The Government plans to spend 4.3 per cent more on rural roading -- but will it be enough to compensate for six years of neglect? asks Chris Lewis
The state of our rural roads is in dire need of attention and could very well be a political football leading into the elections. National and Labour agree that there needs to be better investment in rural roading but it's a question of how and where that funding would be dished out.
Investment in the past has been on the Seven Roads of National Significance, six of those being in the North Island. While these roads are indeed significant to New Zealand's infrastructure and economy, focusing solely on these has left rural communities driving on dangerous and inadequate roads. Local councils have used the Band-Aid approach on rural roads to date, if they've chosen to deal with their pitfalls at all. As a rate payer, I am very concerned that people living on rural roads are not being considered at all when it comes to divvying out the coffers.
The Government appears to have frozen funding on rural roads, but Transport Minister Gerry Brownlee says the plan is to invest 4.3 per cent more in rural roading, which equates to $176.3 million of the $4.1 billion roading budget. Is that enough? These roads have been neglected for six years.
National roading is under consultation and the New Zealand Transport Agency (NZTA) is reviewing the Funding Assistance Rate (FAR). I hope both will take into account the social and economic importance of these roads to New Zealand and its people.
Approximately $34 billion of export revenue is transported on these outdated roads, not to mention the risky business of these modern trucks navigating narrow pot-holed roads designed for small cars.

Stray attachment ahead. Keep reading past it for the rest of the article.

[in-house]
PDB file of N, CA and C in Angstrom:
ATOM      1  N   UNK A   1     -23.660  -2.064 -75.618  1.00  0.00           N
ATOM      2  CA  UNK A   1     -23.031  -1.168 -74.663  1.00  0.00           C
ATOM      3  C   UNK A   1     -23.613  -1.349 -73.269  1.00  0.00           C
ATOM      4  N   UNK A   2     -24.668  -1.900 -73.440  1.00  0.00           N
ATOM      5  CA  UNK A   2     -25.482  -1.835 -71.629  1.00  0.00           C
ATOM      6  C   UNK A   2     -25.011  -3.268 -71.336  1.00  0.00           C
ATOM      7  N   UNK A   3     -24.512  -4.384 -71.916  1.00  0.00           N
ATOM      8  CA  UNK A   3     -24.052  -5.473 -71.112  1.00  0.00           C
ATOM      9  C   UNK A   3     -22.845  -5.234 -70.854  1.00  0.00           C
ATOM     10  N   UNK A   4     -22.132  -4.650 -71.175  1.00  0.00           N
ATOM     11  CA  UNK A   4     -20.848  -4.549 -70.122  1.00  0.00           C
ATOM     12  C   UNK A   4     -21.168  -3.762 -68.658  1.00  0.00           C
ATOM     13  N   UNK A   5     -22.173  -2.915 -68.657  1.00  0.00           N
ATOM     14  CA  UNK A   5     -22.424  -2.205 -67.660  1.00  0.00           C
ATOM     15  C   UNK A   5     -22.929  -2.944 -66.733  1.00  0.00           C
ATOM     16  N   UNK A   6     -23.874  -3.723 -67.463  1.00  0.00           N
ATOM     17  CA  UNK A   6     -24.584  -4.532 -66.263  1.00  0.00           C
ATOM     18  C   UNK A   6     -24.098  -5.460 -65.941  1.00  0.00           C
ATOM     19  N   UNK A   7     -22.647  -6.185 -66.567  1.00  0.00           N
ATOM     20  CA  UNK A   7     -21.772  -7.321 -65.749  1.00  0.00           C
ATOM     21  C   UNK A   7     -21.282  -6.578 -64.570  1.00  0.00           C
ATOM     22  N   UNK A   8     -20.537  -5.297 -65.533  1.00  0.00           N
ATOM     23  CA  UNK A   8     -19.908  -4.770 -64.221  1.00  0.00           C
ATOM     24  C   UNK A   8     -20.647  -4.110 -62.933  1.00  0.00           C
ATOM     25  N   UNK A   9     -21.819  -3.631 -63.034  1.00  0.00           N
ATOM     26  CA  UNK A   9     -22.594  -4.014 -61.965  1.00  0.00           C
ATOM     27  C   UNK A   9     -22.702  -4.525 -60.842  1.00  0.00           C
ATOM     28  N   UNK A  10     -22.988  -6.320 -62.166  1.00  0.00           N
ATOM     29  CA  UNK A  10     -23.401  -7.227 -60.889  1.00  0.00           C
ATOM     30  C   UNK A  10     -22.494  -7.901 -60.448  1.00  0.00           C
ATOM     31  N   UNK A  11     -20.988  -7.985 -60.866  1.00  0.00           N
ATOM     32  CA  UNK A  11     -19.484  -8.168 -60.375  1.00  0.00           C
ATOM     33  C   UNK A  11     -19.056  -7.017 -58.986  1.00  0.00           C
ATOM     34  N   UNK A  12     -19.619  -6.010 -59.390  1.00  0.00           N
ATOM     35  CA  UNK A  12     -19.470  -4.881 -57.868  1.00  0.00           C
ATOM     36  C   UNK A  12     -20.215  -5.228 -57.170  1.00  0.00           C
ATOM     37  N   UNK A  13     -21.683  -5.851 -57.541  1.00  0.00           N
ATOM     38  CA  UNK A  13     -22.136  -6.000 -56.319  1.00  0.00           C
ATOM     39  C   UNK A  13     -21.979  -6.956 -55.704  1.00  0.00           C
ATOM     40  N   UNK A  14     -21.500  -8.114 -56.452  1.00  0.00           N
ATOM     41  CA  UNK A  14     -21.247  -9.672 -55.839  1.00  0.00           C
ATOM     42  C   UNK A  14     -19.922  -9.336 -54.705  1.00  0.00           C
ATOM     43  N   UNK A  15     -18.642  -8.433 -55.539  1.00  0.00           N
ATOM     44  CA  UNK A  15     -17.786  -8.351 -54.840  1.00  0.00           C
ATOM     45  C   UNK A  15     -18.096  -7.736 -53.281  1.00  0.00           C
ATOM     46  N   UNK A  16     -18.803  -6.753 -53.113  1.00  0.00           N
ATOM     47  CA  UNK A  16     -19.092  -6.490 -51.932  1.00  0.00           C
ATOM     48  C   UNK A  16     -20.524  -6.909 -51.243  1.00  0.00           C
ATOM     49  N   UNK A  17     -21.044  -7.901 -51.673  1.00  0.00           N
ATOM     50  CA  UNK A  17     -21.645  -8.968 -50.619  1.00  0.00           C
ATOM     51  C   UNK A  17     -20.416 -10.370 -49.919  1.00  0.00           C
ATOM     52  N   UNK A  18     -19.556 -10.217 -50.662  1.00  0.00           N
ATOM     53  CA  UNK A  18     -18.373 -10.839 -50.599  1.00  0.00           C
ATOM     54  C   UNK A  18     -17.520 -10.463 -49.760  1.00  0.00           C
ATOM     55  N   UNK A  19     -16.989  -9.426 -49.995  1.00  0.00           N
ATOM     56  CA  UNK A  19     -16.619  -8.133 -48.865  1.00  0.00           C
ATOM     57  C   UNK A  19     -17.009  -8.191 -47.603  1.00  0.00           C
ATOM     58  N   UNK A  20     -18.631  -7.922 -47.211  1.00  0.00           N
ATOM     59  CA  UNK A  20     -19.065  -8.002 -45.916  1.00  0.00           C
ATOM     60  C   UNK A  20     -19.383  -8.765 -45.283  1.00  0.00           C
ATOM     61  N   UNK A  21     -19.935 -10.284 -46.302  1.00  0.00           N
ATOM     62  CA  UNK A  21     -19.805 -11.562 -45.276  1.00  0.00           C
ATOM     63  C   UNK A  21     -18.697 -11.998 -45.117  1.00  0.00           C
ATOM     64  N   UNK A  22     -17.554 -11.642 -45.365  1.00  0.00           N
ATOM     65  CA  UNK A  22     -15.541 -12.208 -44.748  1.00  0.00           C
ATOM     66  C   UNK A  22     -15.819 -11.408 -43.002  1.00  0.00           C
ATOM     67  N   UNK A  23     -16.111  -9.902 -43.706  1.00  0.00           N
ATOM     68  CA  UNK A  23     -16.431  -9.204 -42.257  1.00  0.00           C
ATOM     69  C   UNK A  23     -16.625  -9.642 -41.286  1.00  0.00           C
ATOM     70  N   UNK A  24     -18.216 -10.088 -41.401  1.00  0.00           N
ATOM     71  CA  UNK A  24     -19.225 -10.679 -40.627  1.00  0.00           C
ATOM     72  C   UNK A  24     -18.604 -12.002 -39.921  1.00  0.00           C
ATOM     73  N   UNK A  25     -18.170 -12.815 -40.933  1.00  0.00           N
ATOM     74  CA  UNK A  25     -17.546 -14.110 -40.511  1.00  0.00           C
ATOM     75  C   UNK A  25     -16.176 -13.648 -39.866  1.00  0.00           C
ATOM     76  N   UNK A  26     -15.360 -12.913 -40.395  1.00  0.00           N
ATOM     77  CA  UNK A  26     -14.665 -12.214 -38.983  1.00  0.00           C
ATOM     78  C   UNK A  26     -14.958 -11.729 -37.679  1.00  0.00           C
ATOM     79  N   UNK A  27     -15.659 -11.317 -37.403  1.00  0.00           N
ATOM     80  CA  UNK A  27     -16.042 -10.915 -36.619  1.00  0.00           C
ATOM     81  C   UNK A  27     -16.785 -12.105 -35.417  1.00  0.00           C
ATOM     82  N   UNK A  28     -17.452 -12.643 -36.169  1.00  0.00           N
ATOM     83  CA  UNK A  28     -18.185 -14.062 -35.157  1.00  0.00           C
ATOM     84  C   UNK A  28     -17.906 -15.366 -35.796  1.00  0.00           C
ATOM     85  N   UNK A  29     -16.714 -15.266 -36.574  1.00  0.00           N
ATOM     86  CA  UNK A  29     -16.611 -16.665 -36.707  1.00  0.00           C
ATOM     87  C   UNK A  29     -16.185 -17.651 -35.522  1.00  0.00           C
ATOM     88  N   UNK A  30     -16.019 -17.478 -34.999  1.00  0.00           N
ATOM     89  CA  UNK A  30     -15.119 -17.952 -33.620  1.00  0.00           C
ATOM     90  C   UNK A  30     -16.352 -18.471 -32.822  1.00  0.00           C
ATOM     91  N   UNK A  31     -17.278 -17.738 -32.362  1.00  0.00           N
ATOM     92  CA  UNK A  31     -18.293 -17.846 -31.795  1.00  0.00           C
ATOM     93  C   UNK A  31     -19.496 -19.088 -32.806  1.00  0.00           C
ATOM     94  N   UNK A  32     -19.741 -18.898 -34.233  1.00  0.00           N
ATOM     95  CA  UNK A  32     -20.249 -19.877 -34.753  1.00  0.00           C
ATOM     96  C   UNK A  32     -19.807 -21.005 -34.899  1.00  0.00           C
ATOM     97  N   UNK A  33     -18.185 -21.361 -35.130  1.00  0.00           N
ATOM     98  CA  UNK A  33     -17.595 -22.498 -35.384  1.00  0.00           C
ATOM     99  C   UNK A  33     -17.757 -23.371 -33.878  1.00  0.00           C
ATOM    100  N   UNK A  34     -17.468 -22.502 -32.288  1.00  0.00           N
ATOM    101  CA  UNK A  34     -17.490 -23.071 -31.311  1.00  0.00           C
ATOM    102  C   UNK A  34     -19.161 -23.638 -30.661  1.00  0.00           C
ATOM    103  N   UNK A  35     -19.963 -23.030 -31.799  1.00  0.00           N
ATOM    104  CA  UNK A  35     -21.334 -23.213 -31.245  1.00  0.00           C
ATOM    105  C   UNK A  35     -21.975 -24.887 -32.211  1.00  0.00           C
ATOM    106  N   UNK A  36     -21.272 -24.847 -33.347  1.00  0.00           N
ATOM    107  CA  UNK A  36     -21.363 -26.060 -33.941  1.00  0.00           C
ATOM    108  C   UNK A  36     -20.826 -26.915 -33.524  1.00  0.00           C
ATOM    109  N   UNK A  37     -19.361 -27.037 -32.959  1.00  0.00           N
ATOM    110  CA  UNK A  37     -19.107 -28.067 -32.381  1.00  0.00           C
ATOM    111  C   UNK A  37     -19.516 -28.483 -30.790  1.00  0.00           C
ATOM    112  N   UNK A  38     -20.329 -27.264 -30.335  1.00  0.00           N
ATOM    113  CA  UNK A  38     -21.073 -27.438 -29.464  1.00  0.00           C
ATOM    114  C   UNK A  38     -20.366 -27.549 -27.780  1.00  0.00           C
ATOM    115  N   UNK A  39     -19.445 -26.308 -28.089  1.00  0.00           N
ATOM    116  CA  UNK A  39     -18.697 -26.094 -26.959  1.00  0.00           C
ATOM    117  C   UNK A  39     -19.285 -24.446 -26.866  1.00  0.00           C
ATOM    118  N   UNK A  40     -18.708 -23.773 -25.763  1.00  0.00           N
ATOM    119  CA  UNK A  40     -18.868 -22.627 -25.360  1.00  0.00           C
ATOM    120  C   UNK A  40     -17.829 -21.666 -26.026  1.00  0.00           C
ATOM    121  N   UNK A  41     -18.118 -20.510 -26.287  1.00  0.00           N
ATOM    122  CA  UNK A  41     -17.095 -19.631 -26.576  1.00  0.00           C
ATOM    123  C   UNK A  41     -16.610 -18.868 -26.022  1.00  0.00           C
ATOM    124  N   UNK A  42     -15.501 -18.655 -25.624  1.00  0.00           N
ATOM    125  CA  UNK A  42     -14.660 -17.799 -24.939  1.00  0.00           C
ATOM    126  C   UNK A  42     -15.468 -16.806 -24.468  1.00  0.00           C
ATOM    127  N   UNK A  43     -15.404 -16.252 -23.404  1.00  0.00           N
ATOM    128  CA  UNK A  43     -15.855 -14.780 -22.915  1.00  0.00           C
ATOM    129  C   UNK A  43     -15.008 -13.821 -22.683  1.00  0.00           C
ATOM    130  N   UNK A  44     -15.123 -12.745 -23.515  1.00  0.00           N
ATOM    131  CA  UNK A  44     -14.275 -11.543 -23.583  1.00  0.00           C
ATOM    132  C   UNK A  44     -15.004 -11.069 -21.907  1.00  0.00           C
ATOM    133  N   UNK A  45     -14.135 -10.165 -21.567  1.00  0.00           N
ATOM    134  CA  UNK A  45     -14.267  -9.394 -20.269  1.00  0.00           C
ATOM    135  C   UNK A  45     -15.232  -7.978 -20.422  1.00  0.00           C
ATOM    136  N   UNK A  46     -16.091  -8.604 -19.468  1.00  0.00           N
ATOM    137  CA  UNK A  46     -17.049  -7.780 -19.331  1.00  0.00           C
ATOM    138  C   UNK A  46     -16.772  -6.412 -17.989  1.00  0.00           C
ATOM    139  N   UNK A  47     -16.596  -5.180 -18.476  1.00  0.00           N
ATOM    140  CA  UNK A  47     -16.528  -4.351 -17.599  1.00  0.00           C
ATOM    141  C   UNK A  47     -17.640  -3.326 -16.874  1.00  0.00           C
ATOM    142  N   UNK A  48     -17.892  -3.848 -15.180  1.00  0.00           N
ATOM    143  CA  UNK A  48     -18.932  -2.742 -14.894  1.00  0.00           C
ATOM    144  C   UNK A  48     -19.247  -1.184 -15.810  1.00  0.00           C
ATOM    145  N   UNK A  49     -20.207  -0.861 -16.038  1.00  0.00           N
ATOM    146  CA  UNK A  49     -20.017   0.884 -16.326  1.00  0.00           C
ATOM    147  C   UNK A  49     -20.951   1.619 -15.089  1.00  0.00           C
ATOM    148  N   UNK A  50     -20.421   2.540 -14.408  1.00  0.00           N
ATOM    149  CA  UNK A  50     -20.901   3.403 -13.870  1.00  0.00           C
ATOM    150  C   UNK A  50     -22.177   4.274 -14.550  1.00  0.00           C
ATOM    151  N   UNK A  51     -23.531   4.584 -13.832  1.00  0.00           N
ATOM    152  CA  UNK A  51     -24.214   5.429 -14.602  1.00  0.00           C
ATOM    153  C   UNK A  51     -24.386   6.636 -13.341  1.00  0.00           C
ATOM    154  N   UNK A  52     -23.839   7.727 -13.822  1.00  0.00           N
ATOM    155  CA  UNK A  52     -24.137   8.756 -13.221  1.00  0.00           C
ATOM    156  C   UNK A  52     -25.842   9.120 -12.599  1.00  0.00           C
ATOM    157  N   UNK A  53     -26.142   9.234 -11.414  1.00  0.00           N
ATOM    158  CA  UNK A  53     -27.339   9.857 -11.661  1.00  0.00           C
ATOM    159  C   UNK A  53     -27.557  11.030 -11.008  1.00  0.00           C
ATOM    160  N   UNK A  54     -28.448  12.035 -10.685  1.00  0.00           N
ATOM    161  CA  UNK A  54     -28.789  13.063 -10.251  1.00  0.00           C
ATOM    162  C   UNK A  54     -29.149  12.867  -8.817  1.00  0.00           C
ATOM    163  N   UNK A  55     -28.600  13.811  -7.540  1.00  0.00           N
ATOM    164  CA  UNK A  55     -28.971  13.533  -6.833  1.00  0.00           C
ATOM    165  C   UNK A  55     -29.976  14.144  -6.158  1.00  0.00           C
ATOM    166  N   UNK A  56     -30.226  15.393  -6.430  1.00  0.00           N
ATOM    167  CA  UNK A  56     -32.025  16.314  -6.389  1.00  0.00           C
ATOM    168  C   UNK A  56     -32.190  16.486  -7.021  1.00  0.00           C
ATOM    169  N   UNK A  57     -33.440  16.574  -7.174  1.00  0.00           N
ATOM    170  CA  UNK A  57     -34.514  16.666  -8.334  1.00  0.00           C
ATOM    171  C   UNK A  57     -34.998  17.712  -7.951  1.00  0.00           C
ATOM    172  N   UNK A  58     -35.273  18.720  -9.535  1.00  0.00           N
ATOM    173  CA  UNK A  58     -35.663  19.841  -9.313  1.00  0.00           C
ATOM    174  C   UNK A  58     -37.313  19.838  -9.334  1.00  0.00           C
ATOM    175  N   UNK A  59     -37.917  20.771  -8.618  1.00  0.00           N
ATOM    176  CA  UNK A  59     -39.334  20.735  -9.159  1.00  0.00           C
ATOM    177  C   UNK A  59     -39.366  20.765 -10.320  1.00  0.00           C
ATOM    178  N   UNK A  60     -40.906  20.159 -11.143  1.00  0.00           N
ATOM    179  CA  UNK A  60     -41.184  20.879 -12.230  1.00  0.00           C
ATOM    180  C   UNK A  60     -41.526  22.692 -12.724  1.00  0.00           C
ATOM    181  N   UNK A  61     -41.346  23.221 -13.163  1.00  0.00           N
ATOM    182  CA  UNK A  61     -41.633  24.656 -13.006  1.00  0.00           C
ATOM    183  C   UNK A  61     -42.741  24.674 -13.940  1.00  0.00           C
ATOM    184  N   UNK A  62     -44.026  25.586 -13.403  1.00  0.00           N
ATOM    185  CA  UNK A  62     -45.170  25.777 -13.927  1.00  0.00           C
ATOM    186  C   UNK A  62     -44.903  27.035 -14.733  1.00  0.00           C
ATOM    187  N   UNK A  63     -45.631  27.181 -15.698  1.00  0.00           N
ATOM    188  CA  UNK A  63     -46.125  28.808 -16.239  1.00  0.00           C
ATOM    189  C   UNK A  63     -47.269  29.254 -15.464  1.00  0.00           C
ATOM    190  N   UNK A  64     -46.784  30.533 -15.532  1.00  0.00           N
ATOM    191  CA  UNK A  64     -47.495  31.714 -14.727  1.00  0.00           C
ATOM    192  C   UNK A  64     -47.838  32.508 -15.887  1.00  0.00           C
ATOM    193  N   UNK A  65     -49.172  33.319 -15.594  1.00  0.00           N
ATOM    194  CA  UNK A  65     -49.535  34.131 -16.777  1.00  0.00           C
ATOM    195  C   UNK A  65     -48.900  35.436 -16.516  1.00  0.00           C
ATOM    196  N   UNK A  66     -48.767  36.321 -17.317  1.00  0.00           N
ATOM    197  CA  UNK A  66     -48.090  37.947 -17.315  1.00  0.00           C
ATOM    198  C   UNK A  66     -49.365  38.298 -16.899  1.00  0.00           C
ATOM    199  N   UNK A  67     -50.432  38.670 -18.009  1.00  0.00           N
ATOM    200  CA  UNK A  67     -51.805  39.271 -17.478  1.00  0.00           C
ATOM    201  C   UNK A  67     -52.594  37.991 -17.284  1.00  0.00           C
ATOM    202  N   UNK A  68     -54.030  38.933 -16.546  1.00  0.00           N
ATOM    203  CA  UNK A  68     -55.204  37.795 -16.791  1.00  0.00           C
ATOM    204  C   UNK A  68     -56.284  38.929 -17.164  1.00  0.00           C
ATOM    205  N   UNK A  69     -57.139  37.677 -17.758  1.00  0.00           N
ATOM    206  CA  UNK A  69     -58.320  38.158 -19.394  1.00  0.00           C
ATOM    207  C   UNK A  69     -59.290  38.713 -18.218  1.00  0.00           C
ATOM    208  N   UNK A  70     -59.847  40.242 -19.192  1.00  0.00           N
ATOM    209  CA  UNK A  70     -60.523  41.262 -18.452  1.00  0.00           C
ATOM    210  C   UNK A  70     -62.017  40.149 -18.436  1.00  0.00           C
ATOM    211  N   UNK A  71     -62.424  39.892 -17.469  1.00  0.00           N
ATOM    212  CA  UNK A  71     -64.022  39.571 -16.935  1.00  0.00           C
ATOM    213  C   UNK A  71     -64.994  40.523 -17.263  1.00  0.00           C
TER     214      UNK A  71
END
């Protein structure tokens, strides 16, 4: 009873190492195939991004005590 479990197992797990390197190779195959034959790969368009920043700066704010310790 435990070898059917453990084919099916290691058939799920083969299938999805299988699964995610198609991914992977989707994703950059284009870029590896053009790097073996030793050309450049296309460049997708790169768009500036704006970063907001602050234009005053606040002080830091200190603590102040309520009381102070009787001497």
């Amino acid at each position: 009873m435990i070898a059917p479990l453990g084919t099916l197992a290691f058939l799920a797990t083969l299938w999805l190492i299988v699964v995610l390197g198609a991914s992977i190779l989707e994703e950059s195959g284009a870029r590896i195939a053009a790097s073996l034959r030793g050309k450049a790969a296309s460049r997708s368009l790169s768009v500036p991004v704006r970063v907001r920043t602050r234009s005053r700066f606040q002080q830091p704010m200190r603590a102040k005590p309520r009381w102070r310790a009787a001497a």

There are also the school buses, the families and the rural bankers etc travelling down these roads, reporting near misses, children being thrown from their bus seats, and drivers bellying their vehicles. This is not asking for a hand-out; this is asking for an even distribution of central government's road use derived revenue so we can all have safe journeys.
We can all agree there are far too many deaths happening on our roads. The Labour party stated that 20 per cent of road deaths involved trucks, and while I'm unsure if they are happening on the narrow, gravelled, pot-holed death traps, it wouldn't surprise me.
The Waikato Regional Council is reviewing an Emergency Roadwork Fund in its Draft Annual Plan, with a $270,000 fund; I implore them to put it to good use and get the road workers out and give some much needed attention to our rural roads.
The decisions on how national road funding is dished out through NZTA is going to have long-term affects on our rural communities.
What we are seeing now are the long-term results of neglect and they are proving extremely hazardous to rural New Zealand. Let's do the sensible thing and put our rural roads back on their feet, so we can get home safely, enjoy those Sunday drives and deliver the goods.